It’s October, so I have been watching a ton of horror movies. One of the best things about the horror genre, both older and newer films, is the random electronic music soundtracks that often accompany them or serve as backing soundtracks. I think some of my earliest exposure to electronic music was while watching cheap 70s and 80s horror flicks as a kid. The music tends to be all over the electronic music spectrum, but it’s always an added bonus to watching some much-needed Halloween movie classics.
Zombie movies tend to have a commonality of synth filled housey/disco soundtracks. One of the classics, Dawn of the Dead, had a lot of creeping, ambient keyboard jams accompanying the scenes of the dead rising. Many of the Italian zombie movies of in the late 70s, like Burial Ground and the series of Zombi films, had some of the most epic synthesizer filled tracks that could be at times both spaced out and alarming.
Easily one of my favorite movies, C.H.U.D., a story about the homeless living under New York that get mutated into cannibalistic terrors, sported a soundtrack that has a very synthesizer heavy theme song and utilizes the stock “Choir” voice from a toy 80s keyboard to accentuate the scenes or horror and carnage.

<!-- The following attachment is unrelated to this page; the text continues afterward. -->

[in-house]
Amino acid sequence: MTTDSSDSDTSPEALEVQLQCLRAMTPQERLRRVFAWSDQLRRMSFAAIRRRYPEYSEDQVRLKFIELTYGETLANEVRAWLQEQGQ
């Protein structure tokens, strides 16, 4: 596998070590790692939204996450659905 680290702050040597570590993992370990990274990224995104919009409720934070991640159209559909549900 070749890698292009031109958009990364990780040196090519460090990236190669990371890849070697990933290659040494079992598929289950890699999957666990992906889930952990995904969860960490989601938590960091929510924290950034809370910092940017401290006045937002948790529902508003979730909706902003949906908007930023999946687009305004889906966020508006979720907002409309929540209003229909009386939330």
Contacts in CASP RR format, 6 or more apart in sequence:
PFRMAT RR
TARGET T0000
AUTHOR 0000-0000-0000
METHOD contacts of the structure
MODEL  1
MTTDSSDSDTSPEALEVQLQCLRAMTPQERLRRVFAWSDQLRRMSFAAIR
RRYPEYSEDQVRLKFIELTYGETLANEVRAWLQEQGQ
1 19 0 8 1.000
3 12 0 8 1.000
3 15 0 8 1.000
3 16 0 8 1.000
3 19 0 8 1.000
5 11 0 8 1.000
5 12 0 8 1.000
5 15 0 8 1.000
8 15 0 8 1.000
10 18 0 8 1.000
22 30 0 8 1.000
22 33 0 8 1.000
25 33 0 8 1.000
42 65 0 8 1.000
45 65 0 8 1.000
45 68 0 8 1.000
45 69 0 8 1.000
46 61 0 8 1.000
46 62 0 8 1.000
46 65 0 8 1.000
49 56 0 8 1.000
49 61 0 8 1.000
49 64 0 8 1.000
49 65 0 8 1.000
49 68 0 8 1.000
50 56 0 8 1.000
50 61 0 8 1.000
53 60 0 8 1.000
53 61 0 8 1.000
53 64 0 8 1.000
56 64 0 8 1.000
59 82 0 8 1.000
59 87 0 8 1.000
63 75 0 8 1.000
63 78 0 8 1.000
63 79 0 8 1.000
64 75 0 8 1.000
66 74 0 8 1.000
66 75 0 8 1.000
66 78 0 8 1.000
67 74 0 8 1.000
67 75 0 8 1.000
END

One of the most prevalent and notable horror producers, John Carpenter, was the king of producing his own music for his movies, and using a heavy amount of keyboard and synth in the production. Movies like The Thing and The Fog, sport ominous electronic ambiance as backing music. And who can forget the seasonal favorite Halloween, which has had its theme song remixed into an unfathomable amount of bootleg house and techno tracks.
Even more modern movies like the Hellraiser series, and horror-crime movies like Se7en, have soundtracks that are heavy on industrial techno that adds to their overall evil vibe. So, regardless of what scary movies you find yourself viewing this Halloween, old or new, keep your ears open and you just might be surprised by the electronic music accompanying the horror.